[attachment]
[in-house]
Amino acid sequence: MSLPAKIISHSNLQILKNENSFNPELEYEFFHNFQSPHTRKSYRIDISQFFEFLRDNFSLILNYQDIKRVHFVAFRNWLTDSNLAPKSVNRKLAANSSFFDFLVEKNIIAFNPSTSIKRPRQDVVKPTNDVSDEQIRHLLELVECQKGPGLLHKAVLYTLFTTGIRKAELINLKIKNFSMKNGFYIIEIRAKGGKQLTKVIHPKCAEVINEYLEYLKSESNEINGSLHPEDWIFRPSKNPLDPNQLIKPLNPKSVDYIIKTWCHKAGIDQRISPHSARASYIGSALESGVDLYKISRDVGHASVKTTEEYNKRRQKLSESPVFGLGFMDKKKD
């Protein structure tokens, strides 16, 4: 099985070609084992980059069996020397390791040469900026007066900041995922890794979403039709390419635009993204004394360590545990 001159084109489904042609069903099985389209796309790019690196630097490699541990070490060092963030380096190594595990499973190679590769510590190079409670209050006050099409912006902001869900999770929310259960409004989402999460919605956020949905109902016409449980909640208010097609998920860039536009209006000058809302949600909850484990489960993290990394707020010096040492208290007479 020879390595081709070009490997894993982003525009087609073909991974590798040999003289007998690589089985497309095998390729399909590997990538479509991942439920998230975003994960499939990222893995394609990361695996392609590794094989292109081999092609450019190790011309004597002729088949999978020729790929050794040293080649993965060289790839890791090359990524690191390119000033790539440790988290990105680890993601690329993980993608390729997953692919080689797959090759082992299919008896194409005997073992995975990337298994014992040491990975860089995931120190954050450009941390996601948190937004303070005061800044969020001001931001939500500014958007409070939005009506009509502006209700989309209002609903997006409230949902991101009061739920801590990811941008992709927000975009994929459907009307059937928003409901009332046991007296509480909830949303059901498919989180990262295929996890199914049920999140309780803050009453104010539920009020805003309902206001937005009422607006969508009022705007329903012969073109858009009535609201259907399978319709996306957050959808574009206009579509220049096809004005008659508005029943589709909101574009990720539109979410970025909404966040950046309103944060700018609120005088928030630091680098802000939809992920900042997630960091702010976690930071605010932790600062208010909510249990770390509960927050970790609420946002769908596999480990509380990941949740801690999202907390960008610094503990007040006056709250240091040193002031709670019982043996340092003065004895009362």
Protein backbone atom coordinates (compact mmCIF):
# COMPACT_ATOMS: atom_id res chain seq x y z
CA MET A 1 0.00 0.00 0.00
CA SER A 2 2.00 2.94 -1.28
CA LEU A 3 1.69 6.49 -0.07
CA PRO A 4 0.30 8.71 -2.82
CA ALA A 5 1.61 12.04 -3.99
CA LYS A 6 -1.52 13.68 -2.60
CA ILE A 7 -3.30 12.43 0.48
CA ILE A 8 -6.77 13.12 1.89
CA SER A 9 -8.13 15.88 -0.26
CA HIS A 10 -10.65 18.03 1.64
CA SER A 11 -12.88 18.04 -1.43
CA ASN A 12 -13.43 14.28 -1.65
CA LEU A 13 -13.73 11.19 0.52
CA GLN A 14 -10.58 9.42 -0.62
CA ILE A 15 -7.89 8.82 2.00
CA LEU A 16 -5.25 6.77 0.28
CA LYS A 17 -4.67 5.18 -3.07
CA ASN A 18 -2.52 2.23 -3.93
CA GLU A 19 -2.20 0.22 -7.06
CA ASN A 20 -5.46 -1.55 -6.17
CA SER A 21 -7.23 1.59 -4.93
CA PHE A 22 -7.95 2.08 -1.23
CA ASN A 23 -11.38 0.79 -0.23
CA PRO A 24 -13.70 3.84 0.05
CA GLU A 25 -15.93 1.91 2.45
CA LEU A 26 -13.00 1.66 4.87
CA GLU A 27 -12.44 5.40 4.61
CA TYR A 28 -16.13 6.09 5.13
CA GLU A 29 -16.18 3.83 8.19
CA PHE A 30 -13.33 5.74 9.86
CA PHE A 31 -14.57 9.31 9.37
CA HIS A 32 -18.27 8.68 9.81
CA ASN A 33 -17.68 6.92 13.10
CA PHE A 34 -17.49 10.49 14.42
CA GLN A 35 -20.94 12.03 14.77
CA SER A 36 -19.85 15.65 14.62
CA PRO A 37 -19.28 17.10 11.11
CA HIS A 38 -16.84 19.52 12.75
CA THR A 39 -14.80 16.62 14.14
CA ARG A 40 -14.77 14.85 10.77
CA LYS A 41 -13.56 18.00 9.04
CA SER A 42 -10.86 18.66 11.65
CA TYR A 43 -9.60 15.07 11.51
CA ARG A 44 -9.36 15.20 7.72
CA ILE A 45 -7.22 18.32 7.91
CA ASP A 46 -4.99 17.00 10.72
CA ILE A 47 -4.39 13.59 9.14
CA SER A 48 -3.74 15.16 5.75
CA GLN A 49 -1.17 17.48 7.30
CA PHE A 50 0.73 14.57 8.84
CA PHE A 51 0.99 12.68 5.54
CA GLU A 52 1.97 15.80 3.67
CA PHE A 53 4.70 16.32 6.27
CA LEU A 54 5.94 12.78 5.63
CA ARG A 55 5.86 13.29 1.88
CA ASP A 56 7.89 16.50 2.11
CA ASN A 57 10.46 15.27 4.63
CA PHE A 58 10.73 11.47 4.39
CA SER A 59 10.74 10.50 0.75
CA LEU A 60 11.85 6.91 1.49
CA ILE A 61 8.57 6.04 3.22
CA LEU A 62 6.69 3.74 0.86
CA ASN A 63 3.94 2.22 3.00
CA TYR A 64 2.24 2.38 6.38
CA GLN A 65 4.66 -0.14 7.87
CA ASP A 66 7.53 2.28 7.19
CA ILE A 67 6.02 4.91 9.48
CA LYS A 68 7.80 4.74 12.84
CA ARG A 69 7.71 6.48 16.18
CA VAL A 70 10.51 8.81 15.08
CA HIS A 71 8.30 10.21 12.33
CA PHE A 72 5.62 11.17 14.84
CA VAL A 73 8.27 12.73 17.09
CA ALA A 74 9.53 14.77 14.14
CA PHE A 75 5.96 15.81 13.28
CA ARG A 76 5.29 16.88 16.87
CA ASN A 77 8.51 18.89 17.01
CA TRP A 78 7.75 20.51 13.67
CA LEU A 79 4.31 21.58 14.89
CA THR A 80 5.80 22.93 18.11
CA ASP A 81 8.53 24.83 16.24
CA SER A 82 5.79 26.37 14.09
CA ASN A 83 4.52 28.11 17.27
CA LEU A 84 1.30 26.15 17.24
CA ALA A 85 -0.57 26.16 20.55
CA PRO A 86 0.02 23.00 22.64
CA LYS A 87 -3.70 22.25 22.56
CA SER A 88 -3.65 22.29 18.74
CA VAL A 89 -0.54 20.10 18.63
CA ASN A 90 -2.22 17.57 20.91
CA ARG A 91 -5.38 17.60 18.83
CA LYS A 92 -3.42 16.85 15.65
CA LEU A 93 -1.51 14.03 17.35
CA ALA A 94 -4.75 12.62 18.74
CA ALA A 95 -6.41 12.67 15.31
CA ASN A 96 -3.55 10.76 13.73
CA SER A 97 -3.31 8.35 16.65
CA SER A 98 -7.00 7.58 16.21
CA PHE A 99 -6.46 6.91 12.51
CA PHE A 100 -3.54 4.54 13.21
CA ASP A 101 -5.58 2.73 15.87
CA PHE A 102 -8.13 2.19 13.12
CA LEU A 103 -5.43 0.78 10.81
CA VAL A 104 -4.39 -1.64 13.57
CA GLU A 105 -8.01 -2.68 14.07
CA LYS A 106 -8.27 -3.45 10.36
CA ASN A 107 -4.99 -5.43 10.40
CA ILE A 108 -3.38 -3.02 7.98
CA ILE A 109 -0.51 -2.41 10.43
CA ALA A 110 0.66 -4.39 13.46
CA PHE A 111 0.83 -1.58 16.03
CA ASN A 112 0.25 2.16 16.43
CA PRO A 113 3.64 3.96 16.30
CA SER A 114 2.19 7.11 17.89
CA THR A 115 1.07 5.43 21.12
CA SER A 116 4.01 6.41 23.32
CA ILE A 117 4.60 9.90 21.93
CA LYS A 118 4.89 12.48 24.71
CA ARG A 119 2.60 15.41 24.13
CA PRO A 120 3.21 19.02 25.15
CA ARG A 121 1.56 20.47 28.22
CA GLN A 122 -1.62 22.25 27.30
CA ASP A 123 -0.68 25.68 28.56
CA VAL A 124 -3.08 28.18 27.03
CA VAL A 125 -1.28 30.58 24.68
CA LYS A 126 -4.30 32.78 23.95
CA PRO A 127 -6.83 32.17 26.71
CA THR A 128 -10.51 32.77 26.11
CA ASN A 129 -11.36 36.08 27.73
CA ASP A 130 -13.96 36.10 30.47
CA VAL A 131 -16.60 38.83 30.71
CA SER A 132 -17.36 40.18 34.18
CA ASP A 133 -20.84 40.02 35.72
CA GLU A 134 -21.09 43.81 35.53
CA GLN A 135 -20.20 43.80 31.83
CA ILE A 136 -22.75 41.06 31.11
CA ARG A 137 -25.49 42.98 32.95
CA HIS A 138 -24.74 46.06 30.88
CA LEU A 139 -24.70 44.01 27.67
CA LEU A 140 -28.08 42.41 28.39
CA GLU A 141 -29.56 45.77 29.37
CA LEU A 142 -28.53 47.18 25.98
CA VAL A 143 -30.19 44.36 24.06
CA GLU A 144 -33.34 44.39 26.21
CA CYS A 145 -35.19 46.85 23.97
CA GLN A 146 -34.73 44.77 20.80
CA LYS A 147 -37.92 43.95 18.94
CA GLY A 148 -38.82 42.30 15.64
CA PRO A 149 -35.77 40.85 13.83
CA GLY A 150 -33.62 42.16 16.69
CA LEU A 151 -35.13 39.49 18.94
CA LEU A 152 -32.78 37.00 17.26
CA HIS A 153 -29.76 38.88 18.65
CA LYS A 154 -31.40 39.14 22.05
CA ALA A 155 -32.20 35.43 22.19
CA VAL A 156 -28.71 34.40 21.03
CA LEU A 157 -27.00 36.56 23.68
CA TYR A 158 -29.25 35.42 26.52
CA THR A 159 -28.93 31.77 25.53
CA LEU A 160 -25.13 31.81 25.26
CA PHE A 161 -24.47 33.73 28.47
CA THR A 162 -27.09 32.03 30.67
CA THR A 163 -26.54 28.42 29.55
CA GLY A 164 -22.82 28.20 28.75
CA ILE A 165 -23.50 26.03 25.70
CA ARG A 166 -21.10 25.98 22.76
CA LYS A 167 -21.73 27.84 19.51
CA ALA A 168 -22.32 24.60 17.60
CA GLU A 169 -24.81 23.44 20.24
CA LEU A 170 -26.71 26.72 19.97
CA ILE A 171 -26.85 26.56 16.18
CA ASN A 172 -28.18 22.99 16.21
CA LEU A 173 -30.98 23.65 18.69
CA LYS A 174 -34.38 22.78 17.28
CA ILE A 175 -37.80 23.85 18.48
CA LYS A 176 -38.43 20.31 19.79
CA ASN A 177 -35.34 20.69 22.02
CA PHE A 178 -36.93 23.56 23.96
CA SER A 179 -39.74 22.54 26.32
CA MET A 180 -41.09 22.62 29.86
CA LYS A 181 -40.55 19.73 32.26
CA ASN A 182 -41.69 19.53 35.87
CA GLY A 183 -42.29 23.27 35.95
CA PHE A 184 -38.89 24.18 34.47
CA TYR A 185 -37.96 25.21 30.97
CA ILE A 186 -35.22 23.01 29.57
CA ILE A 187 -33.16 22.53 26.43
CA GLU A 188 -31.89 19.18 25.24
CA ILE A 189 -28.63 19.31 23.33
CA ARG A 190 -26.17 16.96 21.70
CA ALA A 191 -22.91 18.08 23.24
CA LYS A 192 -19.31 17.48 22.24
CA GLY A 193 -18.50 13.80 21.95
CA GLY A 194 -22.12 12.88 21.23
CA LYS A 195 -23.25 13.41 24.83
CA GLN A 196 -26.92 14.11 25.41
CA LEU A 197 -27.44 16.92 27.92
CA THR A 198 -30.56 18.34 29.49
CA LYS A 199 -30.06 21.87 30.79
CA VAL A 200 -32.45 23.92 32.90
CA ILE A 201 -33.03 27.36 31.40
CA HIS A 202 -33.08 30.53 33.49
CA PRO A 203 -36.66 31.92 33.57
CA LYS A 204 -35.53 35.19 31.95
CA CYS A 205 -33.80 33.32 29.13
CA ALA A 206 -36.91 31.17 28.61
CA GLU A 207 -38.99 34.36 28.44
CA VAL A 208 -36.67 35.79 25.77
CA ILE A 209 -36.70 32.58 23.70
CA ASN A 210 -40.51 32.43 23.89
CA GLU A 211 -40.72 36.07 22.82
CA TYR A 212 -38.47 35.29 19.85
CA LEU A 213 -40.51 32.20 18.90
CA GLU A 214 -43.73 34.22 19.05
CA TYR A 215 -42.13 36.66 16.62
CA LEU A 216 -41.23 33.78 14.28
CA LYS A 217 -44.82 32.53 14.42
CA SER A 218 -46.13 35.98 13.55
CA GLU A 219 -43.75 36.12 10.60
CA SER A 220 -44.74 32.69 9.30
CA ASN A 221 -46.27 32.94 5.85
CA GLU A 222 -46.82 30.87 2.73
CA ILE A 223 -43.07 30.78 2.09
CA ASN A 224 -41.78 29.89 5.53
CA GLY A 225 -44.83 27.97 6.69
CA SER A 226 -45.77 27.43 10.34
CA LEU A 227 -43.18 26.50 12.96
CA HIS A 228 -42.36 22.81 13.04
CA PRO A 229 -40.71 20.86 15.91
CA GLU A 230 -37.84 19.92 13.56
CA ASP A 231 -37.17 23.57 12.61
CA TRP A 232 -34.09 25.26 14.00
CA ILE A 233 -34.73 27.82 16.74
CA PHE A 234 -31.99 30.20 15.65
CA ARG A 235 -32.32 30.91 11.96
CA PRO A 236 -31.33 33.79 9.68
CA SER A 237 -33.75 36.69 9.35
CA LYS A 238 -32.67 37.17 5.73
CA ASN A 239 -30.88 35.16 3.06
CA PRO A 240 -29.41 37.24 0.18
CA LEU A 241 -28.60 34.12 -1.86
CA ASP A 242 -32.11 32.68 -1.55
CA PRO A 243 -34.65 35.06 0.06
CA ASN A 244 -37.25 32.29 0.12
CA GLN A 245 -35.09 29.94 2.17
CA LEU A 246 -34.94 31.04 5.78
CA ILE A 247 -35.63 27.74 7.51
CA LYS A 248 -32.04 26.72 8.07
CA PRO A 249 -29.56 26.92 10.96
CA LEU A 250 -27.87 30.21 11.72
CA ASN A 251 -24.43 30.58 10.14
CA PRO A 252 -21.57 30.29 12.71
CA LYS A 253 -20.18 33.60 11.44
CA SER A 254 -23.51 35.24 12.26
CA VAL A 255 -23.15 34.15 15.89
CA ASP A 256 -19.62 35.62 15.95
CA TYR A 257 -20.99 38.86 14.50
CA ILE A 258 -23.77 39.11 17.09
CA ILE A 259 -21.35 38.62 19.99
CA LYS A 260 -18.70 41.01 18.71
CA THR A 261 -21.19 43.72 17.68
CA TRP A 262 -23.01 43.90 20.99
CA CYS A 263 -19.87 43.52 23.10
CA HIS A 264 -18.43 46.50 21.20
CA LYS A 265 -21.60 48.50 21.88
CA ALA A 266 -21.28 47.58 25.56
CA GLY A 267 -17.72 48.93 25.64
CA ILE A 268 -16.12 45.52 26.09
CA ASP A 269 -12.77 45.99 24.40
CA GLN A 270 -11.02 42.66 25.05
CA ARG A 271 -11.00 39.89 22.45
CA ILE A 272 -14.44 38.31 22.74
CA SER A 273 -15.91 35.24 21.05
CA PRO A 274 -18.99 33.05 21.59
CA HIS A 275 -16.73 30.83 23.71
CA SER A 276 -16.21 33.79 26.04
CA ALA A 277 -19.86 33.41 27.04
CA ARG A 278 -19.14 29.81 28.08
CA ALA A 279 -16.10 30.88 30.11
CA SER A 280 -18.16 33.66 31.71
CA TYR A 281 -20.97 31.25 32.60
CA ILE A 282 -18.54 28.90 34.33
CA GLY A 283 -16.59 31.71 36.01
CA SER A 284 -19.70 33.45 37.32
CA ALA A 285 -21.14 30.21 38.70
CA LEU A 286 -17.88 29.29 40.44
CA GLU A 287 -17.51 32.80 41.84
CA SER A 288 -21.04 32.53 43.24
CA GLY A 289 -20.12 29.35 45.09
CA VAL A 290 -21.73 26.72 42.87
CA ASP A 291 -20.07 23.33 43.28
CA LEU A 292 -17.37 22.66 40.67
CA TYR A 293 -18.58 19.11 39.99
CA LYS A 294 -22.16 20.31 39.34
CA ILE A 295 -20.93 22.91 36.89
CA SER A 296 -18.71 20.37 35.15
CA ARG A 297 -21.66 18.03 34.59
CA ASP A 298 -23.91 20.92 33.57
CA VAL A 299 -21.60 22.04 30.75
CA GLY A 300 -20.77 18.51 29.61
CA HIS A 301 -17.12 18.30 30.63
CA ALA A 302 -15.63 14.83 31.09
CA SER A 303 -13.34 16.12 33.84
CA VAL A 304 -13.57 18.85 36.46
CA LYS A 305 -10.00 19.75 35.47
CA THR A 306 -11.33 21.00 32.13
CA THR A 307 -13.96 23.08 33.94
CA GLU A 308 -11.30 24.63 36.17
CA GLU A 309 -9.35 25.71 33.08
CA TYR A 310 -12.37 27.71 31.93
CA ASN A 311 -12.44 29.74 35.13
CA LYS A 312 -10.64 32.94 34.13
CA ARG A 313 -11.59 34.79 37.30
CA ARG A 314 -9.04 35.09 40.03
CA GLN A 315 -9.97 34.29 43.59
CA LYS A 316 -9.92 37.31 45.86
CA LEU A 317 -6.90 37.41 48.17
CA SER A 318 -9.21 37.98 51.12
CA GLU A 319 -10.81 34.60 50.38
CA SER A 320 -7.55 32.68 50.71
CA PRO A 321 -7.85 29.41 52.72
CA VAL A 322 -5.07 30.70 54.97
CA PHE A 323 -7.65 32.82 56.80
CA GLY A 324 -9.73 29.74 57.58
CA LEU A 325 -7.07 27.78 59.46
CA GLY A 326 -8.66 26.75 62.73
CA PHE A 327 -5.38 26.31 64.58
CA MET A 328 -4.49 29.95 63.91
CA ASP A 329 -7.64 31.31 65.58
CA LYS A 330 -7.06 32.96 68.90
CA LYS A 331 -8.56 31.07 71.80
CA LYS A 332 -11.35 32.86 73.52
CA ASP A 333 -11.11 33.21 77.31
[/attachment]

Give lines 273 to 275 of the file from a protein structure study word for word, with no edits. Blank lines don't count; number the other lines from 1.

CA ILE A 268 -16.12 45.52 26.09
CA ASP A 269 -12.77 45.99 24.40
CA GLN A 270 -11.02 42.66 25.05